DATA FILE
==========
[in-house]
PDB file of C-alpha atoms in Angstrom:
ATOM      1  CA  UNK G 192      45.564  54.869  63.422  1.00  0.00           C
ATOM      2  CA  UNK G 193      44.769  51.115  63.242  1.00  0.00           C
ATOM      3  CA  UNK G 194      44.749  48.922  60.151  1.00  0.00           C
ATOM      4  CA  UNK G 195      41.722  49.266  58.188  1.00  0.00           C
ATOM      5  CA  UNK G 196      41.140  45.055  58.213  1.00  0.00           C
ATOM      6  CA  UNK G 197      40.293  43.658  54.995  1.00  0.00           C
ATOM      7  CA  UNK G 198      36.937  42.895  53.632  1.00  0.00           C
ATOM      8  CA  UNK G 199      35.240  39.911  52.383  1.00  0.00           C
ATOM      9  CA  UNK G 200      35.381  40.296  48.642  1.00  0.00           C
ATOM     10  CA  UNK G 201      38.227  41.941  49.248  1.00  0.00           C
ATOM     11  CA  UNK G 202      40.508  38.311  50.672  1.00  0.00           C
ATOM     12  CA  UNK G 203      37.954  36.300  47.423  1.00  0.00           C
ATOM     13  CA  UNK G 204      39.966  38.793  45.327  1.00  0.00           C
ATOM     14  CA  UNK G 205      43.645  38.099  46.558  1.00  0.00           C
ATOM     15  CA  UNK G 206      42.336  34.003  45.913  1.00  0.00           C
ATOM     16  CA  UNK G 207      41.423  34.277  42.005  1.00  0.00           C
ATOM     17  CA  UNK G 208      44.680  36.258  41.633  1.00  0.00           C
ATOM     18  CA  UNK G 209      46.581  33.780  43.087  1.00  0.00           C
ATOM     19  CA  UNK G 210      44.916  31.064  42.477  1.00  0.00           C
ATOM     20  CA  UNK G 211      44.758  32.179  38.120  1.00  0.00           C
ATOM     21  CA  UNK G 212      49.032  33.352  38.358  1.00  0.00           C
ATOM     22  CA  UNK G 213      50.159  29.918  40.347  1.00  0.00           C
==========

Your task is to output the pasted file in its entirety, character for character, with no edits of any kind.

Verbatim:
[in-house]
PDB file of C-alpha atoms in Angstrom:
ATOM      1  CA  UNK G 192      45.564  54.869  63.422  1.00  0.00           C
ATOM      2  CA  UNK G 193      44.769  51.115  63.242  1.00  0.00           C
ATOM      3  CA  UNK G 194      44.749  48.922  60.151  1.00  0.00           C
ATOM      4  CA  UNK G 195      41.722  49.266  58.188  1.00  0.00           C
ATOM      5  CA  UNK G 196      41.140  45.055  58.213  1.00  0.00           C
ATOM      6  CA  UNK G 197      40.293  43.658  54.995  1.00  0.00           C
ATOM      7  CA  UNK G 198      36.937  42.895  53.632  1.00  0.00           C
ATOM      8  CA  UNK G 199      35.240  39.911  52.383  1.00  0.00           C
ATOM      9  CA  UNK G 200      35.381  40.296  48.642  1.00  0.00           C
ATOM     10  CA  UNK G 201      38.227  41.941  49.248  1.00  0.00           C
ATOM     11  CA  UNK G 202      40.508  38.311  50.672  1.00  0.00           C
ATOM     12  CA  UNK G 203      37.954  36.300  47.423  1.00  0.00           C
ATOM     13  CA  UNK G 204      39.966  38.793  45.327  1.00  0.00           C
ATOM     14  CA  UNK G 205      43.645  38.099  46.558  1.00  0.00           C
ATOM     15  CA  UNK G 206      42.336  34.003  45.913  1.00  0.00           C
ATOM     16  CA  UNK G 207      41.423  34.277  42.005  1.00  0.00           C
ATOM     17  CA  UNK G 208      44.680  36.258  41.633  1.00  0.00           C
ATOM     18  CA  UNK G 209      46.581  33.780  43.087  1.00  0.00           C
ATOM     19  CA  UNK G 210      44.916  31.064  42.477  1.00  0.00           C
ATOM     20  CA  UNK G 211      44.758  32.179  38.120  1.00  0.00           C
ATOM     21  CA  UNK G 212      49.032  33.352  38.358  1.00  0.00           C
ATOM     22  CA  UNK G 213      50.159  29.918  40.347  1.00  0.00           C